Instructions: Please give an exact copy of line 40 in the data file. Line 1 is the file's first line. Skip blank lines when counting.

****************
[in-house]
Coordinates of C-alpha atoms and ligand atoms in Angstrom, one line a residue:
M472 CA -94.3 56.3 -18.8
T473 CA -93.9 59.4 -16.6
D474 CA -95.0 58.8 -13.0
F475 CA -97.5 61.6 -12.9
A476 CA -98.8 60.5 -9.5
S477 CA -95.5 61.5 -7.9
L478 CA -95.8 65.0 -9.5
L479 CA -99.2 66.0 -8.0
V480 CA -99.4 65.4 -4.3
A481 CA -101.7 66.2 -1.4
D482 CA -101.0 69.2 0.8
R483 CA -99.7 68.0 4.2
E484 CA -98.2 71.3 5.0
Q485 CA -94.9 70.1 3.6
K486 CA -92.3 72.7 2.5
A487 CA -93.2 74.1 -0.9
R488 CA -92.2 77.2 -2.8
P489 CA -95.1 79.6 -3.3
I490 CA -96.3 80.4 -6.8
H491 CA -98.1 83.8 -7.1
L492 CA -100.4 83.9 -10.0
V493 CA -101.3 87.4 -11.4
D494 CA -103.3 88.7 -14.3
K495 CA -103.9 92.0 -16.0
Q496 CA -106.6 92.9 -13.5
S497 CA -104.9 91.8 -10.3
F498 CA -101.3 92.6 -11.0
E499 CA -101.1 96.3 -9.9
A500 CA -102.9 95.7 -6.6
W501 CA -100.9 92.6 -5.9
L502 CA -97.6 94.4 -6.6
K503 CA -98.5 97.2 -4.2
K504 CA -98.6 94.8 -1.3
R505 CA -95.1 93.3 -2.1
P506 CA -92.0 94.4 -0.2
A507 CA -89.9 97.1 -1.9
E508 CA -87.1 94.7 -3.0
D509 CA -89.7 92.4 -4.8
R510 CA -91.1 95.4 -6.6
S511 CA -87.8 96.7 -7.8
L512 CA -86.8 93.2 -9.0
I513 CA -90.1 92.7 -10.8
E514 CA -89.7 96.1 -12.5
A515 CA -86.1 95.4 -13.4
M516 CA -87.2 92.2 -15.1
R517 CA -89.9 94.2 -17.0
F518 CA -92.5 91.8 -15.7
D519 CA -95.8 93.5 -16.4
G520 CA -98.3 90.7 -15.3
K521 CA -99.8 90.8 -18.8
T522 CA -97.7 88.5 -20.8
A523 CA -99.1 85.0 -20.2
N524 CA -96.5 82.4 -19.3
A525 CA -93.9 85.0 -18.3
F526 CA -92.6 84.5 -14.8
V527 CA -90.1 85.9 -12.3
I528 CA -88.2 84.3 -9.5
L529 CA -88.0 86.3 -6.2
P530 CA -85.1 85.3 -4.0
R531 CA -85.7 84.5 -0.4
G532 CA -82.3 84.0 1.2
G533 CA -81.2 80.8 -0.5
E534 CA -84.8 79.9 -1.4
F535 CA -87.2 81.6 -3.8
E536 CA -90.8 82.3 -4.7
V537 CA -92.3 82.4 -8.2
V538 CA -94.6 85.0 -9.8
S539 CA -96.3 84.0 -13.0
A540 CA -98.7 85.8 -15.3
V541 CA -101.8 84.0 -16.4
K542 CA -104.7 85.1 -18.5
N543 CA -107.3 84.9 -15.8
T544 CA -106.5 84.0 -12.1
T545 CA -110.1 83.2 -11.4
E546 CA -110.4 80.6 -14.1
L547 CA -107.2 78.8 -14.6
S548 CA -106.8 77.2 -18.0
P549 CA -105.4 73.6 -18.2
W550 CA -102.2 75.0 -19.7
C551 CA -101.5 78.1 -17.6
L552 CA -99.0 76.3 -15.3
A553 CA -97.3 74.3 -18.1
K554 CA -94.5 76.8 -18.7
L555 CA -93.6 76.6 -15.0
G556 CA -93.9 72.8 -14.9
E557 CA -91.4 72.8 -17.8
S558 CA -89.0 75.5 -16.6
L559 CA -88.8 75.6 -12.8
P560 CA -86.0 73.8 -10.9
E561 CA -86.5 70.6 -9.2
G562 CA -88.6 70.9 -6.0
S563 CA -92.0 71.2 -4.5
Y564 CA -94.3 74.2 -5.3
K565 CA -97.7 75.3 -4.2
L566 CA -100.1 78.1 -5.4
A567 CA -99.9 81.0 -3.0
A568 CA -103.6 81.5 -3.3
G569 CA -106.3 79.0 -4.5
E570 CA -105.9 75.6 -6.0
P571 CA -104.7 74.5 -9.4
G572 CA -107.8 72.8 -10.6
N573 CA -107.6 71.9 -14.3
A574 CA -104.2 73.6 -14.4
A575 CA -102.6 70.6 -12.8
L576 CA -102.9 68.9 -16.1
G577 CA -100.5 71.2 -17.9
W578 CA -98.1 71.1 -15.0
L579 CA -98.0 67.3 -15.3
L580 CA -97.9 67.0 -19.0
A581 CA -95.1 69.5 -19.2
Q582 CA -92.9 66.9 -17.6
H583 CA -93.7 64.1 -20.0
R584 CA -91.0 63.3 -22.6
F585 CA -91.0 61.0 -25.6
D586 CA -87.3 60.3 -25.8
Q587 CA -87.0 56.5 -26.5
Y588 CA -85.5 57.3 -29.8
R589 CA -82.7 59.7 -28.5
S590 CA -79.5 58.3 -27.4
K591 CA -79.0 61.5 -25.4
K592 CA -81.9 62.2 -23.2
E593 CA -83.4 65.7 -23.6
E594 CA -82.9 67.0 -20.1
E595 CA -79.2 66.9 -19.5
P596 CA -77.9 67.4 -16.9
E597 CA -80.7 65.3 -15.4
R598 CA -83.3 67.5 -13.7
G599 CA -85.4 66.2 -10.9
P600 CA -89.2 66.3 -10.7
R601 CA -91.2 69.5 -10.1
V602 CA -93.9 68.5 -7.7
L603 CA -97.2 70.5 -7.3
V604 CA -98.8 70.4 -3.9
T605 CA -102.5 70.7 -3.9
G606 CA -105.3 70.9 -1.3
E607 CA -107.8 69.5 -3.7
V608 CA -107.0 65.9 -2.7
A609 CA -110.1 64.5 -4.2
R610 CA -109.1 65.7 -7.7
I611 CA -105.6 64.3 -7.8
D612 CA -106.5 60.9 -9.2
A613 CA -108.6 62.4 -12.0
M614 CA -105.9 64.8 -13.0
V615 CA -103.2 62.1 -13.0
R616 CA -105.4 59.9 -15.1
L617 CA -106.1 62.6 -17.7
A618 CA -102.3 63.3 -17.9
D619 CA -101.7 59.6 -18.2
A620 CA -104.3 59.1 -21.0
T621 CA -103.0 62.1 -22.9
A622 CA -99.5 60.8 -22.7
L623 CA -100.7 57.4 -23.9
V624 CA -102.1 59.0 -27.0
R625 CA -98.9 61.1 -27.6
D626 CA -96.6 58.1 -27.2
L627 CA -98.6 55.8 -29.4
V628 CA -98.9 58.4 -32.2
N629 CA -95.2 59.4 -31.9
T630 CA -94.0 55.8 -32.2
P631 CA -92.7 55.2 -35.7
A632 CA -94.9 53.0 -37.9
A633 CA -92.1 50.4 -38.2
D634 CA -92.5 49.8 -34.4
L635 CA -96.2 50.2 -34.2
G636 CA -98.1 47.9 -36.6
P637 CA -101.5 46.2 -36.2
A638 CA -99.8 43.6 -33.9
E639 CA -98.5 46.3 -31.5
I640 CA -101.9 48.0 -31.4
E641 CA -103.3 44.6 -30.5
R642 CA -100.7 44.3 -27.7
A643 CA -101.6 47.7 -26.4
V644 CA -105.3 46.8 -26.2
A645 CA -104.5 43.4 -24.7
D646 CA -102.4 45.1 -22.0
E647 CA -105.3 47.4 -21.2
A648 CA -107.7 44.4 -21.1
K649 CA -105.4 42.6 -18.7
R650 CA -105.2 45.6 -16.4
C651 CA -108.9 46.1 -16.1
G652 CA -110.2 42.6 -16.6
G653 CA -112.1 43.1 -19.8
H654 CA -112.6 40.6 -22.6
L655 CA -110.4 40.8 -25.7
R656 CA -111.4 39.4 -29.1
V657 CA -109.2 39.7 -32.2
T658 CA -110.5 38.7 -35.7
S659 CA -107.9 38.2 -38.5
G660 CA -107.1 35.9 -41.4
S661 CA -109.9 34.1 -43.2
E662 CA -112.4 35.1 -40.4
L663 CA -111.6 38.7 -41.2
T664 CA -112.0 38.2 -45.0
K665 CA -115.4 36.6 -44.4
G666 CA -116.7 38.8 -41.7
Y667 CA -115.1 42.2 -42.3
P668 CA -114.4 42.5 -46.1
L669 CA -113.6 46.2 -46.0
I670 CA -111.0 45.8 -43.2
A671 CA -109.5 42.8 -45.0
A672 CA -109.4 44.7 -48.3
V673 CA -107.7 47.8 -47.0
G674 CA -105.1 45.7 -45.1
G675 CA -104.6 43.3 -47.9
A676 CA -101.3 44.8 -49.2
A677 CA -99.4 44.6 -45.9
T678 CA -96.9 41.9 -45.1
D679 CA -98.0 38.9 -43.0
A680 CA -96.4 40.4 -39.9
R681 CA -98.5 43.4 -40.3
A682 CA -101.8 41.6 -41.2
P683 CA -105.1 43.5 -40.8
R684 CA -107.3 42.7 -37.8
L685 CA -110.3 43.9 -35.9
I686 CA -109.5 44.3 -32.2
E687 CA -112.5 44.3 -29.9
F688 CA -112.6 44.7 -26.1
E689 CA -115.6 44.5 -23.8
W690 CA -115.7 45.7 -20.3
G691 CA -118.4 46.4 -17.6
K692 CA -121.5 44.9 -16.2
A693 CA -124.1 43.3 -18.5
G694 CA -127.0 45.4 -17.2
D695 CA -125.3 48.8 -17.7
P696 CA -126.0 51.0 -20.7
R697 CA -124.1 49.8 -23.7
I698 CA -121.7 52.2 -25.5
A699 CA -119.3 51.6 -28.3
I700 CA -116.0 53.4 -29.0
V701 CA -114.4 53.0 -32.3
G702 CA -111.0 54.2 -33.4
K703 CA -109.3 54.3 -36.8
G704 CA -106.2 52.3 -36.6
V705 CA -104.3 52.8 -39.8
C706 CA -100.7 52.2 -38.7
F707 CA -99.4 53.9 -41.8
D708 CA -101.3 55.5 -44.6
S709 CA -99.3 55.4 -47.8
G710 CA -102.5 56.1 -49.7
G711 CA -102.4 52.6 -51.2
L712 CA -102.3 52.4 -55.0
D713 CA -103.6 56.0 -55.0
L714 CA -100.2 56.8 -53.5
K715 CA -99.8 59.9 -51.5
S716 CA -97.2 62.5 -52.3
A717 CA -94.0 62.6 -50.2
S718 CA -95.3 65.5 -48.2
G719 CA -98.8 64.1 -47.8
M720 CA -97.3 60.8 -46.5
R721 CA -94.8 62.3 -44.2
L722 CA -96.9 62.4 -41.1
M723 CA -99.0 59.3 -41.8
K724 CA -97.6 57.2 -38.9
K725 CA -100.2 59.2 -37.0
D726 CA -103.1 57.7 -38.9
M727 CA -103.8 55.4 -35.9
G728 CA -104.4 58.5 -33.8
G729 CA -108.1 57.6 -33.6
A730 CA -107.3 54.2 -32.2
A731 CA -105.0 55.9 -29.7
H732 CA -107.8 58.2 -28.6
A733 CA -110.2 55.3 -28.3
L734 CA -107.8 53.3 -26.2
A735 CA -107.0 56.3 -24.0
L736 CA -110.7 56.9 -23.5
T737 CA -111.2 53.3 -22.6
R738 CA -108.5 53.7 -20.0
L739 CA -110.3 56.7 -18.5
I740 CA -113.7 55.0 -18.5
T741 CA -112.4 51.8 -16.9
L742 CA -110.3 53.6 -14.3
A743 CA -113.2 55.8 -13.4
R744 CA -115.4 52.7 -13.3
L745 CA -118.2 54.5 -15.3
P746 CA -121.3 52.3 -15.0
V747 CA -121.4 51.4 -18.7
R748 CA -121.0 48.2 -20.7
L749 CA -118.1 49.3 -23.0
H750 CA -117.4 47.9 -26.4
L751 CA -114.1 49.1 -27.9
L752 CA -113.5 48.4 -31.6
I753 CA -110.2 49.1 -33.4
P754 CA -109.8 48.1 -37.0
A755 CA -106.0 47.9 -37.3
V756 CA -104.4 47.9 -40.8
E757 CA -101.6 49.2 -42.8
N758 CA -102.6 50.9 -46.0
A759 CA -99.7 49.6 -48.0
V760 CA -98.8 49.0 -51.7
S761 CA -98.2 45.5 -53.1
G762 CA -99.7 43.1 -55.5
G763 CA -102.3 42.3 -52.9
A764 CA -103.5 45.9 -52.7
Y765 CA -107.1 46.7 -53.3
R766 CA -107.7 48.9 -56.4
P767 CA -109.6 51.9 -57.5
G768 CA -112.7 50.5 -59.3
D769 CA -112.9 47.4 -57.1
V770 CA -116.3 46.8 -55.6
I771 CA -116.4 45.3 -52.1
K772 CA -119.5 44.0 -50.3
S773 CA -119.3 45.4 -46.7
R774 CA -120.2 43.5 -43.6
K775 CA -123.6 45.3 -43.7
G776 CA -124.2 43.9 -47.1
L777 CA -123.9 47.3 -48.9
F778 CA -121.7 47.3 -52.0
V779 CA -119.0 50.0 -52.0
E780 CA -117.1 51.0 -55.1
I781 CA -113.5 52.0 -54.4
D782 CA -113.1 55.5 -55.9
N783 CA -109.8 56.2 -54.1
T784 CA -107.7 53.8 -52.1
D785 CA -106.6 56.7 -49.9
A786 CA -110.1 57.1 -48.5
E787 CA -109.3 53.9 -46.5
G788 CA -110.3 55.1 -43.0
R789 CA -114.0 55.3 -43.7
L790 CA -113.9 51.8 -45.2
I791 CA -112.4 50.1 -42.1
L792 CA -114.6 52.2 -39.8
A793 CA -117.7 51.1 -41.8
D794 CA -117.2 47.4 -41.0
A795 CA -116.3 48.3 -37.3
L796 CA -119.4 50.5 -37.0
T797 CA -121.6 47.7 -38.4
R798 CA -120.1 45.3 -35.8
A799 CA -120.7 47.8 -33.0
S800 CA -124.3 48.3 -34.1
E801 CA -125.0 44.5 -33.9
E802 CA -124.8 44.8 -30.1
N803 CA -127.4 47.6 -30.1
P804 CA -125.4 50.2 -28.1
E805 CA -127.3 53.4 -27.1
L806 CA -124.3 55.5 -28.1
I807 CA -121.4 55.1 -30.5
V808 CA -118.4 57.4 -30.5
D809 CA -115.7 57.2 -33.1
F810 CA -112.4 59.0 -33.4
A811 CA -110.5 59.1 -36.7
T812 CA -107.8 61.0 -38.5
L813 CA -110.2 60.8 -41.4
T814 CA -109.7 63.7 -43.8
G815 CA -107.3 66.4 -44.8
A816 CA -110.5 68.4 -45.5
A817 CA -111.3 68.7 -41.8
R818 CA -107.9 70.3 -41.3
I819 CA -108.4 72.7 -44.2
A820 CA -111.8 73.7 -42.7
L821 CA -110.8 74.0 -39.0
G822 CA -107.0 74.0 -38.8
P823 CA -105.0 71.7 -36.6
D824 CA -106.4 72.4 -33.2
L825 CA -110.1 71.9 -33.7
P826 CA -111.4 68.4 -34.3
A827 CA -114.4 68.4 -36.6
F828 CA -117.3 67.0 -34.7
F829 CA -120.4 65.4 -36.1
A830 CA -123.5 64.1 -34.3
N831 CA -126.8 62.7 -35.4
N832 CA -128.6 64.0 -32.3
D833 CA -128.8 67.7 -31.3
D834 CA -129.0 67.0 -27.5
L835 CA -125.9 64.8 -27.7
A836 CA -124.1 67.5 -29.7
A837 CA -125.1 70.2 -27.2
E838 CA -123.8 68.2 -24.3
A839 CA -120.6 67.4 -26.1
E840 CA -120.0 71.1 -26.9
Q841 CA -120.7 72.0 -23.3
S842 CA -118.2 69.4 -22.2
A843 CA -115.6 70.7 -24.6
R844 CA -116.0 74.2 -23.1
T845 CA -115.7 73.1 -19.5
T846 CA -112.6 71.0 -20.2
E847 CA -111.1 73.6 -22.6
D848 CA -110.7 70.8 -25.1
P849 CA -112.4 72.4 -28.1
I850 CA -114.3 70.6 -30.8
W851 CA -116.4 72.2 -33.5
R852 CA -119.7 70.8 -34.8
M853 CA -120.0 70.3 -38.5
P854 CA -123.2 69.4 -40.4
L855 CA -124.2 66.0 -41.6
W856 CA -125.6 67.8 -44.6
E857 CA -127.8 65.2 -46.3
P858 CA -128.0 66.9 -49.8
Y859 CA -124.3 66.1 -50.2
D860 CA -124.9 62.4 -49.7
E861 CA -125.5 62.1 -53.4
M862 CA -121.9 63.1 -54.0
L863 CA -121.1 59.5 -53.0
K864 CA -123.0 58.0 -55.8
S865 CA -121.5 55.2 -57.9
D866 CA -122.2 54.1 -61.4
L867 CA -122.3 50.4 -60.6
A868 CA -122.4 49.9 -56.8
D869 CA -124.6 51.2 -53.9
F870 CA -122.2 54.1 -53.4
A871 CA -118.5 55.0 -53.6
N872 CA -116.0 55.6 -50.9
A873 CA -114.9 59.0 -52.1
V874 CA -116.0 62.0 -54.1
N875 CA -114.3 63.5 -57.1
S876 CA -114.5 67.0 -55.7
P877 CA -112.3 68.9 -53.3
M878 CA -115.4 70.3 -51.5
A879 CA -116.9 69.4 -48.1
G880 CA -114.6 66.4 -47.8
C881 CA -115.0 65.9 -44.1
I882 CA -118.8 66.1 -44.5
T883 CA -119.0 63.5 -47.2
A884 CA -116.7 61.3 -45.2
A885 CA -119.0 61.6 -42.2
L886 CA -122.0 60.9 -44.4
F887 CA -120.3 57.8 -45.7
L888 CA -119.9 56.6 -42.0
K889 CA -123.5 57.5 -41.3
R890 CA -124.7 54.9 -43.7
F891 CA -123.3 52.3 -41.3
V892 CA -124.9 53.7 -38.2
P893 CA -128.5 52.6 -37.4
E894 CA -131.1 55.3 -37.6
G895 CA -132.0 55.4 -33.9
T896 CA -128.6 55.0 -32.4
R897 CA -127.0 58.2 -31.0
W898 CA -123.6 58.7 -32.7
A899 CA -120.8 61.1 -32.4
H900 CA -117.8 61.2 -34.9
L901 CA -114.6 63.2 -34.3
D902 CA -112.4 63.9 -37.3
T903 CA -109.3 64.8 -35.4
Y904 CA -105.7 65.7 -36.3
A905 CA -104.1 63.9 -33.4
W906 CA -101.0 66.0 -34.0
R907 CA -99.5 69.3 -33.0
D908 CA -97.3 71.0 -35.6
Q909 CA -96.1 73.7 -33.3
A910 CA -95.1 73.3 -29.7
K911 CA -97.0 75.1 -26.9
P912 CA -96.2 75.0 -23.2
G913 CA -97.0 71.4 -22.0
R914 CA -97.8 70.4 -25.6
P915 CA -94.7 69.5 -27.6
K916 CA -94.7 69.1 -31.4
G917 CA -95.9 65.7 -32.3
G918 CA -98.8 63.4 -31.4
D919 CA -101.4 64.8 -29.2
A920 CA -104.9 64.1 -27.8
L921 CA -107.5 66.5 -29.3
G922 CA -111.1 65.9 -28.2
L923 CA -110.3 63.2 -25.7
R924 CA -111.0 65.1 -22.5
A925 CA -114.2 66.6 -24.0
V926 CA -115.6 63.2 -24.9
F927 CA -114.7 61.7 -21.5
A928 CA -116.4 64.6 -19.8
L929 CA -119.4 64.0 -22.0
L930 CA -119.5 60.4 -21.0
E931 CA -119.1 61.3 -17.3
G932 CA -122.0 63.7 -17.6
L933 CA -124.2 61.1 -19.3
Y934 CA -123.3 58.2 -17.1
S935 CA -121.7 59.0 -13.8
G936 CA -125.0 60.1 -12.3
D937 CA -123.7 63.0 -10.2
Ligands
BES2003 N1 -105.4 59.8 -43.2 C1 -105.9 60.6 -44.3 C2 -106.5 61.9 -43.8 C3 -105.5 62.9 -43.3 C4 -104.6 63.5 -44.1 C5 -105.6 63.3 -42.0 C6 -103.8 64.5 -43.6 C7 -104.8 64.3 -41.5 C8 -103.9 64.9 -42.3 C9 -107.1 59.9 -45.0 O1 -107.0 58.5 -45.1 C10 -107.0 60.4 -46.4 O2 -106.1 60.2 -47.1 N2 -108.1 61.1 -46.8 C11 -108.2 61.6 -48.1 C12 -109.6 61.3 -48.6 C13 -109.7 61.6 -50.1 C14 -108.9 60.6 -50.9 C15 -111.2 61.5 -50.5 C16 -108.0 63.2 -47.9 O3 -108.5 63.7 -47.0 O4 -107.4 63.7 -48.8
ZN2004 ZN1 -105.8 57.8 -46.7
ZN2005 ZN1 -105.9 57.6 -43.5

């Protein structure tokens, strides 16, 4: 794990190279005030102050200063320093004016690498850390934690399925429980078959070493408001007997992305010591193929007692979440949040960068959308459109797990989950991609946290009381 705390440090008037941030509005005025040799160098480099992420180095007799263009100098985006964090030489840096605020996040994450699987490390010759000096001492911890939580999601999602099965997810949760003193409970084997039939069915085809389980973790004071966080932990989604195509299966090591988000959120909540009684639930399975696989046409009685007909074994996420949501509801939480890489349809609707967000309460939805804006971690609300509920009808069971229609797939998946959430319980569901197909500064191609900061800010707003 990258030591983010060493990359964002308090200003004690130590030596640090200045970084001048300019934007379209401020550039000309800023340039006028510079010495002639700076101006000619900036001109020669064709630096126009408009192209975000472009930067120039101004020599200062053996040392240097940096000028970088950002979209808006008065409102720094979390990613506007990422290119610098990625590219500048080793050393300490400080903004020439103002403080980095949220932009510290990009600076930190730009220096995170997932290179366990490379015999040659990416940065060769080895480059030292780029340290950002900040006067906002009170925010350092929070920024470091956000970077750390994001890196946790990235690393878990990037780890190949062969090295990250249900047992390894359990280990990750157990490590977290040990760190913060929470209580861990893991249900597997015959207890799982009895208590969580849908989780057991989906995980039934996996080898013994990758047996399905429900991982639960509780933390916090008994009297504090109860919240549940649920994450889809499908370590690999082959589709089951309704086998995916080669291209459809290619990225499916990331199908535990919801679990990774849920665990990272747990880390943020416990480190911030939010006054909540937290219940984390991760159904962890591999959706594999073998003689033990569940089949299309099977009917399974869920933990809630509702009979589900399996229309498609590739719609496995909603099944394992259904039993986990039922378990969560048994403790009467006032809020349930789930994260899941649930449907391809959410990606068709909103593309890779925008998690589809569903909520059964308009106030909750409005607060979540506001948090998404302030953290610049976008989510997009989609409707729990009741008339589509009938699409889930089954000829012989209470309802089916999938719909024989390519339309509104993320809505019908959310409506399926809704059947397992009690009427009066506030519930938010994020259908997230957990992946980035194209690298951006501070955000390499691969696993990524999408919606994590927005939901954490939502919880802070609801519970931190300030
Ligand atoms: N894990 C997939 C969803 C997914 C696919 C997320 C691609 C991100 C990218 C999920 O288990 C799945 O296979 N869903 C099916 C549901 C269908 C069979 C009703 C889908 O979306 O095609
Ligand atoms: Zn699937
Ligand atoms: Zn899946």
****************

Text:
D509 CA -89.7 92.4 -4.8